Smithson died in Genoa, Italy, in 1829. Congress accepted his gift in 1836; 2 years later, half a million dollars’ worth of gold sovereigns (a considerable sum in the 19th c.) arrived at the U.S. Mint in Philadelphia. For the next 8 years, Congress debated the best possible use for these funds. Finally, in 1846, James Polk signed an act into law establishing the Smithsonian Institution and authorizing a board to receive “all objects of art and of foreign and curious research, and all objects of natural history, plants, and geological and mineralogical specimens . . . for research and museum purposes.” In 1855 the first Smithsonian building opened on the Mall, not as a museum, but as the home of the Smithsonian Institution. The red sandstone structure suffered a fire and several reconstructions over the years, to serve today as the Smithsonian Information Center, known by all as “the Castle.” Smithson’s remains are interred in the Crypt located inside the north vestibule (National Mall side) of the Castle,

Today the Smithsonian Institution’s 19 museums (D.C. has 17, soon to be 18, when the National Museum of African American History and Culture opens in 2016), nine research centers, and the National Zoological Park comprise the world’s largest museum complex. Millions of people visit the Smithsonians annually—more than 30 million toured the museums in 2013. The Smithsonian’s collection of nearly 137 million objects spans the entire world and all of its history, its peoples and animals (past and present), and our attempts to probe into the future.

So vast is the collection that Smithsonian museums display only about 1% or 2% of the collection’s holdings at any given time. Artifacts range from a 3.5-billion-year-old fossil to inaugural gowns worn by the first ladies. Thousands of scientific expeditions sponsored by the Smithsonian have pushed into remote frontiers in the deserts, mountains, polar regions, and jungles.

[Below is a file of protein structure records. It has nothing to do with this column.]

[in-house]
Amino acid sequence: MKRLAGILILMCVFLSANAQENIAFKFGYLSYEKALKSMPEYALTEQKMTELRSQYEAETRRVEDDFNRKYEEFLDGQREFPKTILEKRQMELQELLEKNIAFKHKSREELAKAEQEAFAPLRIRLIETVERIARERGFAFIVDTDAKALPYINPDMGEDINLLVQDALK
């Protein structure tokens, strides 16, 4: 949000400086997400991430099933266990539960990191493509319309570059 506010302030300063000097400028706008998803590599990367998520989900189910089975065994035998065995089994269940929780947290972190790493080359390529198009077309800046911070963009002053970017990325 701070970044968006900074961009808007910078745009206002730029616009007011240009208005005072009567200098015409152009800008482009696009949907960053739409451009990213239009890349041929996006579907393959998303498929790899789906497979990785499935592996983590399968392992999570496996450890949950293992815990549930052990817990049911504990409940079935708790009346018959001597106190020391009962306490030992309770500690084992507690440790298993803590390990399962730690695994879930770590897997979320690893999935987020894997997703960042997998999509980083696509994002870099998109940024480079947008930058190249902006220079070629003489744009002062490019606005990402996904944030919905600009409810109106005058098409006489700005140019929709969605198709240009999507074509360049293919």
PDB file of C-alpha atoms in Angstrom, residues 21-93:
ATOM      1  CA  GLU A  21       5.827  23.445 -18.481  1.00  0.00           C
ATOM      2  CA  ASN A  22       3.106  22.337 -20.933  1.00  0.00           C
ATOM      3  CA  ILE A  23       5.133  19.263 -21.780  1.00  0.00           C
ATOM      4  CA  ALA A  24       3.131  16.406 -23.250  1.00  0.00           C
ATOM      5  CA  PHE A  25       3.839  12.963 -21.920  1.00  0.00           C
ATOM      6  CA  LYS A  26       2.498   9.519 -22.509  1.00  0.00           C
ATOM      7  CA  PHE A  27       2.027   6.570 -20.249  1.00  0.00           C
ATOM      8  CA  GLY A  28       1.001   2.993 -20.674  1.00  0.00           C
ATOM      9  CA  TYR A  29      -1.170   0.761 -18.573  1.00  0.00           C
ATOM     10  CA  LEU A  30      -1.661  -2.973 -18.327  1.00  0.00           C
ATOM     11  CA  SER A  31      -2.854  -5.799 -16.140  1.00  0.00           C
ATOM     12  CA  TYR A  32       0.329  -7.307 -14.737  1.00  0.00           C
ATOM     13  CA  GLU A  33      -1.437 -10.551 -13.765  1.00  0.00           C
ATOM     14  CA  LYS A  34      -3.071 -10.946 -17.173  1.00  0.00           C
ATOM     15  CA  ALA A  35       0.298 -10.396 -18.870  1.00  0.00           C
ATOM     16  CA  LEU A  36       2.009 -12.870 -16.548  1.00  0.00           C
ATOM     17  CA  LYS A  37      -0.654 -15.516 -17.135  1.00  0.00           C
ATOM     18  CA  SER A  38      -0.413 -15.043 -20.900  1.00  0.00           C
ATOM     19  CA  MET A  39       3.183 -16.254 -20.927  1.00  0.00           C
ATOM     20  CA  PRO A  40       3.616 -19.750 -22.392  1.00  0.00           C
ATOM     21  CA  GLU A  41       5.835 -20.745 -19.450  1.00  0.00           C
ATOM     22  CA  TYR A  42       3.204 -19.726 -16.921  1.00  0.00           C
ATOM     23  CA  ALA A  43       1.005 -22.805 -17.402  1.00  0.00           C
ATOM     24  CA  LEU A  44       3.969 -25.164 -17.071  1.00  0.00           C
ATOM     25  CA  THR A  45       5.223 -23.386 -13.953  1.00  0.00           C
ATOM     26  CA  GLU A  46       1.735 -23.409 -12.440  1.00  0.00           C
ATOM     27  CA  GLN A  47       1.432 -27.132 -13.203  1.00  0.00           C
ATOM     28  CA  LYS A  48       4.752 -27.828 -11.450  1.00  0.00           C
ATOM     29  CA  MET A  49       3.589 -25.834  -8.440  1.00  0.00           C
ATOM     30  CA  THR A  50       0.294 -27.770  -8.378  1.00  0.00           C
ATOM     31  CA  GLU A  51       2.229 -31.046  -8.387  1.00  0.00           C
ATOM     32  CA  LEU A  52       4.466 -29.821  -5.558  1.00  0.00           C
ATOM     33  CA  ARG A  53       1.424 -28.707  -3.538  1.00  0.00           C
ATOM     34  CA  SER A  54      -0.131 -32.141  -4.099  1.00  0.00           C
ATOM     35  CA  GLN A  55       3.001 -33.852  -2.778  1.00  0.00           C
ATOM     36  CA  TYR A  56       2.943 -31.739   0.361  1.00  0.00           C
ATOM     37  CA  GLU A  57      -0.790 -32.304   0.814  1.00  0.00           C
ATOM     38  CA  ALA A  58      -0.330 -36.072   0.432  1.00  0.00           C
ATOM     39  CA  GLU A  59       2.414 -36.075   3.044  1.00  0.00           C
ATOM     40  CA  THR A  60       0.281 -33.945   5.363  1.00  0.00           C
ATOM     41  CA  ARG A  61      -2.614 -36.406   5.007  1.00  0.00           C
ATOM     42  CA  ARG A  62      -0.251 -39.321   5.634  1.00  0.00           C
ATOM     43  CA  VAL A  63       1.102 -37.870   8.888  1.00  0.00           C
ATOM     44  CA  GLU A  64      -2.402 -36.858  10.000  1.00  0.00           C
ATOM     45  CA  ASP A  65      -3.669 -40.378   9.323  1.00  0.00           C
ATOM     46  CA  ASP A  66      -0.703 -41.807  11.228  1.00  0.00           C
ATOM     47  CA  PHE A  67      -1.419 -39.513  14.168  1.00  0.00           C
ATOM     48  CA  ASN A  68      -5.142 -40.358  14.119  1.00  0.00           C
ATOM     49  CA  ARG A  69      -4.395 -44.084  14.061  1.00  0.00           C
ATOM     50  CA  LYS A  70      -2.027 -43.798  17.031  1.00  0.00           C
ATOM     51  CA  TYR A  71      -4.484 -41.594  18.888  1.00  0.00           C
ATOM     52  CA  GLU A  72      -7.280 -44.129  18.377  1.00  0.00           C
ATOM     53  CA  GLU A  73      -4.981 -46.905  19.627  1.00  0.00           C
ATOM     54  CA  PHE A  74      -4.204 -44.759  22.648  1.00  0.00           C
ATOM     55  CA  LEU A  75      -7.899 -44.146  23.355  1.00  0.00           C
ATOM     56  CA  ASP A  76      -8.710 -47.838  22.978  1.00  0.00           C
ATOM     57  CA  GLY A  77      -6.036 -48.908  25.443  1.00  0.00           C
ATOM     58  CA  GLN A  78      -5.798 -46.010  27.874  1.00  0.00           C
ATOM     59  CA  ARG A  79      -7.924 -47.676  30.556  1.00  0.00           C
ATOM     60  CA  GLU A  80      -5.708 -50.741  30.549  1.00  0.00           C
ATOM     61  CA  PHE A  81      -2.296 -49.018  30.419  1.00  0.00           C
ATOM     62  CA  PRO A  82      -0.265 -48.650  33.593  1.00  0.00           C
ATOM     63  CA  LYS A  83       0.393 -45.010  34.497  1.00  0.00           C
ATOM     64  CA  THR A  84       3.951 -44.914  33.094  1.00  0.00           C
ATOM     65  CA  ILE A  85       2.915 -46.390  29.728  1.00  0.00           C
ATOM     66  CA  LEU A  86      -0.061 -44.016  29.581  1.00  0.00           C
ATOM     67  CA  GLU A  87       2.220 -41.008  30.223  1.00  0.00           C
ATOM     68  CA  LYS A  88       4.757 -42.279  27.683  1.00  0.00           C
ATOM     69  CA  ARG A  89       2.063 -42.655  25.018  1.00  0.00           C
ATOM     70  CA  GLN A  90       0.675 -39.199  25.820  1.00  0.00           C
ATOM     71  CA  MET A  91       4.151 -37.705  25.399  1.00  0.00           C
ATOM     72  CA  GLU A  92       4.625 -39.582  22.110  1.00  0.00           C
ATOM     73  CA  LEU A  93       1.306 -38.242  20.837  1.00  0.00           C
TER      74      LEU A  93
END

Individually, each museum is a powerhouse in its own field. The National Museum of Natural History and the National Air and Space Museum are the most visited of the Smithsonians, each welcoming at least eight million people in 2013. The National Air and Space Museum maintains the world’s largest collection of historic aircraft and spacecraft. The Smithsonian American Art Museum is the nation’s first collection of American art and one of the largest in the world. And so on.

To find out information about any of the Smithsonian museums, call tel 202/633-1000 or 633-5285. The Smithsonian museums also share a website, www.si.edu, which helps you get to their individual home pages.

Preview the Next Smithsonian

The National Museum of African American History and Culture won’t open until 2016 (across 14th St. from the American History Museum, at Constitution Ave., northeast of the Washington Monument). In the meantime, tour the American History Museum’s gallery dedicated to exhibits that eventually will be on display in the completed museum. On view through March 1, 2015, for example, is a fabulous exhibit, Rising Up: Hale Woodruff’s Murals at Talladega College, which displays six monumental canvases portraying scenes of heroic resistance to slavery and significant moments in the history of Talladega College, which opened in 1867 to serve freed slaves.

Note: This information was accurate when it was published, but can change without notice. Please be sure to confirm all rates and details directly with the companies in question before planning your trip.